Chattanooga is a city of innovators. It’s also a town with notoriously curvy roads. So it’s little wonder that the Scenic City is also the birthplace of the towing industry. You may not think about tow trucks until you're wheels are up in a ditch somewhere, but they are the unsung heroes of first responders.

Each year approximately 40 drivers lose their lives in the line of service, and that’s out of only about 300,000 towing operators. To honor these brave souls, the International Towing and Recovery Museum opened its doors in 1995 in downtown Chattanooga, approximately three miles from where Ernest Holmes, Sr., fabricated the first wrecker in 1916. While the Ernest Holmes Company shut down many years ago, Miller Industries, the world’s largest provider of towing and recovery equipment, bought the trademark and continues to manufacture under the name at their Ooltewah, Tenn., facility. 

The museum moved to its current location on Broad Street in 2006. In addition to a Wall of the Fallen memorial, the 10,000-square-foot space offers a glimpse of towing and recovery through the ages with antique tow trucks, automotive parts, miniature trucks and other memorabilia.

Here you can see the world’s oldest known wrecker, a hand-cranked version with a 1916 boom on a 1914 Locomobile, complete with wooden wheels and brass lanterns. Back in the day they simply cut a car in half and retrofitted the boom on the back.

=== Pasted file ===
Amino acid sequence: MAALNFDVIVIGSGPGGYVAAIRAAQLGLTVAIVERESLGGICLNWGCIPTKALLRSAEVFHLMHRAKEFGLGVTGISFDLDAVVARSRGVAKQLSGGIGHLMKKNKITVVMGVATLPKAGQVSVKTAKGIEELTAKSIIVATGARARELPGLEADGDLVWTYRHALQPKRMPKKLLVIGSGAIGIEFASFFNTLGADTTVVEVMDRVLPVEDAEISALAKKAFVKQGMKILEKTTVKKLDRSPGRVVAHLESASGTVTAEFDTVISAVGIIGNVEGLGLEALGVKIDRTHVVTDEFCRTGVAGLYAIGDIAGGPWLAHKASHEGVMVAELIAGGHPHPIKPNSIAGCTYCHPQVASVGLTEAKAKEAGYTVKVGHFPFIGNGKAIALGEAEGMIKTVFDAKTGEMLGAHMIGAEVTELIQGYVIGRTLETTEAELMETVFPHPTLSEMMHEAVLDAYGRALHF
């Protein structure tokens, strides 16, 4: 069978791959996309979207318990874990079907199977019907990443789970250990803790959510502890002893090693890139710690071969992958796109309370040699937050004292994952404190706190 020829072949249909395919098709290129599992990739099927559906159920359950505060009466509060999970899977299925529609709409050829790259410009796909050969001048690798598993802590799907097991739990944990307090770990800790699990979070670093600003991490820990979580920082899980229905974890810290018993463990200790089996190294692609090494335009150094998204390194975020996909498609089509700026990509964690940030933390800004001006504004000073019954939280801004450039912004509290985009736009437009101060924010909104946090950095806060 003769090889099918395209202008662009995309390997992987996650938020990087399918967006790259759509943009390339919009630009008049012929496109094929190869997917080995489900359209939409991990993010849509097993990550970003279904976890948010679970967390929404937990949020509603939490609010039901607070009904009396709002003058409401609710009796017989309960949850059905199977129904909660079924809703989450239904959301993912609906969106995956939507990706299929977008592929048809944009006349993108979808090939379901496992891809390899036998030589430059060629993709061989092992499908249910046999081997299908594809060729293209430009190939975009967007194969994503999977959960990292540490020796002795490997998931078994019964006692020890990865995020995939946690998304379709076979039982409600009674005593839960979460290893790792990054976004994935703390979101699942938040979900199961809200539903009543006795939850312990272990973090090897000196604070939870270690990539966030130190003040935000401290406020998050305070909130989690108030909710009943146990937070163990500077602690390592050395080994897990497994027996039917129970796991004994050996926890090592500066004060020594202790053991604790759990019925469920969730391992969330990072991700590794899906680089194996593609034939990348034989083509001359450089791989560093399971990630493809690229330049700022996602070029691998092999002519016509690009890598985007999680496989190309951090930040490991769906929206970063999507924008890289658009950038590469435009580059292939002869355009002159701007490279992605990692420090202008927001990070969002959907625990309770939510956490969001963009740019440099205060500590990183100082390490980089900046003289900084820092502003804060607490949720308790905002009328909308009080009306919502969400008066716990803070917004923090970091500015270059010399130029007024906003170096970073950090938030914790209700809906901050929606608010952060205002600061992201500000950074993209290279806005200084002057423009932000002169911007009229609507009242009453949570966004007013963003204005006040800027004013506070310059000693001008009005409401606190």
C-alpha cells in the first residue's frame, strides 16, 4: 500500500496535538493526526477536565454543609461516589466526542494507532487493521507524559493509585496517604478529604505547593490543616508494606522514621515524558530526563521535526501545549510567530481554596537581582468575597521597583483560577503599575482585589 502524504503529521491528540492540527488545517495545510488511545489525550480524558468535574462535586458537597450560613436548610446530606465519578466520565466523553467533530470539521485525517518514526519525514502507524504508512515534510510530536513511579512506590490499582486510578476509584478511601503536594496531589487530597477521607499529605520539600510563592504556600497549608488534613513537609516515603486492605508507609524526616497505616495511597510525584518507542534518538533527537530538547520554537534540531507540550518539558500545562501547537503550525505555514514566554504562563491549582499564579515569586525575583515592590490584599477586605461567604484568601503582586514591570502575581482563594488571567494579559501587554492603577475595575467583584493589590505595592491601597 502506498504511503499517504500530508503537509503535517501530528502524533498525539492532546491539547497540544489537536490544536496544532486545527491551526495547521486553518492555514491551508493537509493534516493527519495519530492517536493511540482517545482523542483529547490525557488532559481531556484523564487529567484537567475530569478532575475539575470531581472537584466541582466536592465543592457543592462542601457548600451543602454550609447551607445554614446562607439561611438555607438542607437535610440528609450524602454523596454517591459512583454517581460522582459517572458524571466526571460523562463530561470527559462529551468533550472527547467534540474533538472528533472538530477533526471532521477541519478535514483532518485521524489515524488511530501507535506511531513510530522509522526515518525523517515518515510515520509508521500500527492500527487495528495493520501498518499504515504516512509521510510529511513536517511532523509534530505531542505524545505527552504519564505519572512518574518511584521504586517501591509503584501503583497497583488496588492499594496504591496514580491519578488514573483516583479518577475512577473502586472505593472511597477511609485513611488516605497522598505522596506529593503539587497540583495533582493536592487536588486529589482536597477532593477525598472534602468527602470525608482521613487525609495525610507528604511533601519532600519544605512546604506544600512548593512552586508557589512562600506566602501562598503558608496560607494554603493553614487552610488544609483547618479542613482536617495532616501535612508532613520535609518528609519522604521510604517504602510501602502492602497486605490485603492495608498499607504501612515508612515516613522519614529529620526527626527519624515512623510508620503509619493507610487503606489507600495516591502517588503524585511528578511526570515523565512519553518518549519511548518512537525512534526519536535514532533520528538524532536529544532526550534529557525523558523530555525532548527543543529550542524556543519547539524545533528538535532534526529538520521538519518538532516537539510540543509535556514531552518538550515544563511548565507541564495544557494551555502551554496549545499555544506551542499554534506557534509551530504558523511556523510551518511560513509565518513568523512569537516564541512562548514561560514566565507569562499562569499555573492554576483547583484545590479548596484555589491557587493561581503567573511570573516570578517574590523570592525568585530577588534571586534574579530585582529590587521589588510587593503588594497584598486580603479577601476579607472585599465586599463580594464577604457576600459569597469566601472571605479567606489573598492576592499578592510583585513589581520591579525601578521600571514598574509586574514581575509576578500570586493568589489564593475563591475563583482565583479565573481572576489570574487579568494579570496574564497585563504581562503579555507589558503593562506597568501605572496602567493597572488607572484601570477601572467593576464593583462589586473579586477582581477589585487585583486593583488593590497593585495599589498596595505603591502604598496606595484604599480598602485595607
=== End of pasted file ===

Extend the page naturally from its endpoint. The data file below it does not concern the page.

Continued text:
The world’s largest tow truck was also produced by the Ernest Holmes Company. Manufactured in the 1950s for the military, it can tow 70 tons (as opposed to Holmes’ original 4-ton model). There were only four made before the military determined it was too heavy for service but it’s still the largest mechanical wrecker ever manufactured, and the only one still in existence.

It’s also a far cry from the orange and white model that set a land speed record at the Talladega Motor Speedway in 1979. Also manufactured by Holmes, this 4-ton model was driven by retired race car driver Eddie Martin, who reached speeds over 130 mph in the straightaways. He had to stop after one lap due to melting tires, but still set a world record with an average speed of 109.330.

Another notable wrecker is the Holmes W-45, which was used in France during WWII to support the Army truck line delivering supplies to the front lines – also called the Red Ball Express. The truck found its way back to Chattanooga after being given to the French Army and passing through several private collectors in Europe.


In addition to trucks there’s also a Hall of Fame with 290 members from more than 20 countries, and a kid’s area with Tater Tot – a miniature tow truck that lets kids try their hand at operating a boom. In the back of a museum, a 125-capacity event space hosts family reunions, car club luncheons, birthday parties and military reunions. 

Admission is $8 for adults, $7 for seniors (over 55) and $4 for children 6-18.